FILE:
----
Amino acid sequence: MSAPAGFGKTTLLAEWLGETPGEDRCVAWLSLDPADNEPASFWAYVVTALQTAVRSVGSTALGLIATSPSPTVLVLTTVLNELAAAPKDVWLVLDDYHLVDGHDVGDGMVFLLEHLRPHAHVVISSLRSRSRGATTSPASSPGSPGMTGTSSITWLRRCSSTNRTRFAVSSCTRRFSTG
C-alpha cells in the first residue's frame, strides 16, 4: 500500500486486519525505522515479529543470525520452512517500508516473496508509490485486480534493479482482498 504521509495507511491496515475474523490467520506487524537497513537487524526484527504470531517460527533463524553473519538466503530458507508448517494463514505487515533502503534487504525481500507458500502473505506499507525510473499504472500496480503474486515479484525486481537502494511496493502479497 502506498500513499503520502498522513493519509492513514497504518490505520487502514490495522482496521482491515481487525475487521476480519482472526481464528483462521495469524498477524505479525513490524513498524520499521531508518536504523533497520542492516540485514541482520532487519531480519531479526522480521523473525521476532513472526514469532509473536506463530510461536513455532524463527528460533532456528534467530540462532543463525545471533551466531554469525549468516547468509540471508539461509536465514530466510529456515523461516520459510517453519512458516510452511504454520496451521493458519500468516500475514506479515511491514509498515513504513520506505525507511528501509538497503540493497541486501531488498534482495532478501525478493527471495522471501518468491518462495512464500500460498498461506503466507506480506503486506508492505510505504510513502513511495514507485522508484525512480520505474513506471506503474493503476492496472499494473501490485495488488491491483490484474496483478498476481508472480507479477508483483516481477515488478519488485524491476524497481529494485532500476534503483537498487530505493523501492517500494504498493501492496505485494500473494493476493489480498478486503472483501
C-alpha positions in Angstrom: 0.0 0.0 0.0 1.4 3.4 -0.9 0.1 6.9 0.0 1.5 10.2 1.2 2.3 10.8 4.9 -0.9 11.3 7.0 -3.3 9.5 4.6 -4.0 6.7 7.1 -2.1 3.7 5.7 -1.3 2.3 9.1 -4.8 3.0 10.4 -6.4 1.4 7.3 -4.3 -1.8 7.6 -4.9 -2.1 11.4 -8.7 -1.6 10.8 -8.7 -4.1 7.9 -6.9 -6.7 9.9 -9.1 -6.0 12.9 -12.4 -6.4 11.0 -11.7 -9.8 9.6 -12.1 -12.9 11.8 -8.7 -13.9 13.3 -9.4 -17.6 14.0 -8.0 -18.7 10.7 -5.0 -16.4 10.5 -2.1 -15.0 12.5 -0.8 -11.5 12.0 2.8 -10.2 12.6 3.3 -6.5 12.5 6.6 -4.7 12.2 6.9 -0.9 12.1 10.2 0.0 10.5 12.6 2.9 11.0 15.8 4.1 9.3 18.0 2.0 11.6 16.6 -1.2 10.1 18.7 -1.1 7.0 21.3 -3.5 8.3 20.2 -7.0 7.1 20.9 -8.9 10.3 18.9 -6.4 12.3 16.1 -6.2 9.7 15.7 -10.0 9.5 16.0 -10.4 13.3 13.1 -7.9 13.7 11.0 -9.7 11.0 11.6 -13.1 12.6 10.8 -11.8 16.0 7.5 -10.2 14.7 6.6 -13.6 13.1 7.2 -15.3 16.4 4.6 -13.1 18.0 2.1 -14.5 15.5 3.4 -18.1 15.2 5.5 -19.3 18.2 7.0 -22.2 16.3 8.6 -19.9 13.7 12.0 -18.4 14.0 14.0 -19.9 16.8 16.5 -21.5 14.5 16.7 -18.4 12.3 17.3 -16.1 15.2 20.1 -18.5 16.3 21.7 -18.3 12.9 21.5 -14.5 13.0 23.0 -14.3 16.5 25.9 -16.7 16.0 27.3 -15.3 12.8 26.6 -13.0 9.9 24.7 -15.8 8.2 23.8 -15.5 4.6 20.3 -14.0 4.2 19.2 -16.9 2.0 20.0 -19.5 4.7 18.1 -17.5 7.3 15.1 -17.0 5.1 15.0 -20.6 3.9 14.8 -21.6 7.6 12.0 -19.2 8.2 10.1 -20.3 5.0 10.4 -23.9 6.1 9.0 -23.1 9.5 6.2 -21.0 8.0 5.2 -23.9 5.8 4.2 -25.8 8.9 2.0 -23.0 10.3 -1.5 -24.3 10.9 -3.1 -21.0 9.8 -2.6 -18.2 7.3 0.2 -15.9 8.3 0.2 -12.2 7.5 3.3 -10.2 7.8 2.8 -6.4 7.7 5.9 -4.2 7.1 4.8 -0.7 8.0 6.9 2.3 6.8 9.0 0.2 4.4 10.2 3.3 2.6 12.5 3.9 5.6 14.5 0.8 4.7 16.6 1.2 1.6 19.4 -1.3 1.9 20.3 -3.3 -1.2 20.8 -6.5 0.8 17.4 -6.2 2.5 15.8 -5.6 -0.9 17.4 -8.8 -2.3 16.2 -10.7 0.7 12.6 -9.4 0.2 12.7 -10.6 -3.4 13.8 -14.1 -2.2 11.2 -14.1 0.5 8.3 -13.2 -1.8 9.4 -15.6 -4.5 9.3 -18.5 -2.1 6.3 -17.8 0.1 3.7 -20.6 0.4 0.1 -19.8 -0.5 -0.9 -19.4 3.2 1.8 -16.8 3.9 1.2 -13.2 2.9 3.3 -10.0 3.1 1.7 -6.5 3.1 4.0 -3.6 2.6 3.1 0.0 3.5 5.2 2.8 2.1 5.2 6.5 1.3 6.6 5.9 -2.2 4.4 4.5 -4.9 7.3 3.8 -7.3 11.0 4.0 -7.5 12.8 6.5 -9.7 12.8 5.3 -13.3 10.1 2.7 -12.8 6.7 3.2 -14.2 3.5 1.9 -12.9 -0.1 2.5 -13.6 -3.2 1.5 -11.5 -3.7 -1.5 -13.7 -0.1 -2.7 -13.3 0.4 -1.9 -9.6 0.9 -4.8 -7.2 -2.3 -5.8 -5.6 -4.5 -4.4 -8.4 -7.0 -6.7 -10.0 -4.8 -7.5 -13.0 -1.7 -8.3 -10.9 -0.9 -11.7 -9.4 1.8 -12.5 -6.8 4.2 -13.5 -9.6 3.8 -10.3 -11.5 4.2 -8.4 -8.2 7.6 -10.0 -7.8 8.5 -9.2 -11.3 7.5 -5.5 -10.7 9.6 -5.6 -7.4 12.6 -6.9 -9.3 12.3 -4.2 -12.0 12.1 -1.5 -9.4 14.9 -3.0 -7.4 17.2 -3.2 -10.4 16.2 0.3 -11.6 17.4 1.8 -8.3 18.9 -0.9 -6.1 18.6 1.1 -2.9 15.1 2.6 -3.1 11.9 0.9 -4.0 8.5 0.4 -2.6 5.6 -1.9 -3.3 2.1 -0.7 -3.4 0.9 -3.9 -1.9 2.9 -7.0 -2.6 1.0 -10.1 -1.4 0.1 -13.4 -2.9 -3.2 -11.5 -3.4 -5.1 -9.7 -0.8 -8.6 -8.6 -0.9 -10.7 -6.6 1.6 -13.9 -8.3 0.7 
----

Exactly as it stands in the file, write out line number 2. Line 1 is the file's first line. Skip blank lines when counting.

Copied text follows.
C-alpha cells in the first residue's frame, strides 16, 4: 500500500486486519525505522515479529543470525520452512517500508516473496508509490485486480534493479482482498 504521509495507511491496515475474523490467520506487524537497513537487524526484527504470531517460527533463524553473519538466503530458507508448517494463514505487515533502503534487504525481500507458500502473505506499507525510473499504472500496480503474486515479484525486481537502494511496493502479497 502506498500513499503520502498522513493519509492513514497504518490505520487502514490495522482496521482491515481487525475487521476480519482472526481464528483462521495469524498477524505479525513490524513498524520499521531508518536504523533497520542492516540485514541482520532487519531480519531479526522480521523473525521476532513472526514469532509473536506463530510461536513455532524463527528460533532456528534467530540462532543463525545471533551466531554469525549468516547468509540471508539461509536465514530466510529456515523461516520459510517453519512458516510452511504454520496451521493458519500468516500475514506479515511491514509498515513504513520506505525507511528501509538497503540493497541486501531488498534482495532478501525478493527471495522471501518468491518462495512464500500460498498461506503466507506480506503486506508492505510505504510513502513511495514507485522508484525512480520505474513506471506503474493503476492496472499494473501490485495488488491491483490484474496483478498476481508472480507479477508483483516481477515488478519488485524491476524497481529494485532500476534503483537498487530505493523501492517500494504498493501492496505485494500473494493476493489480498478486503472483501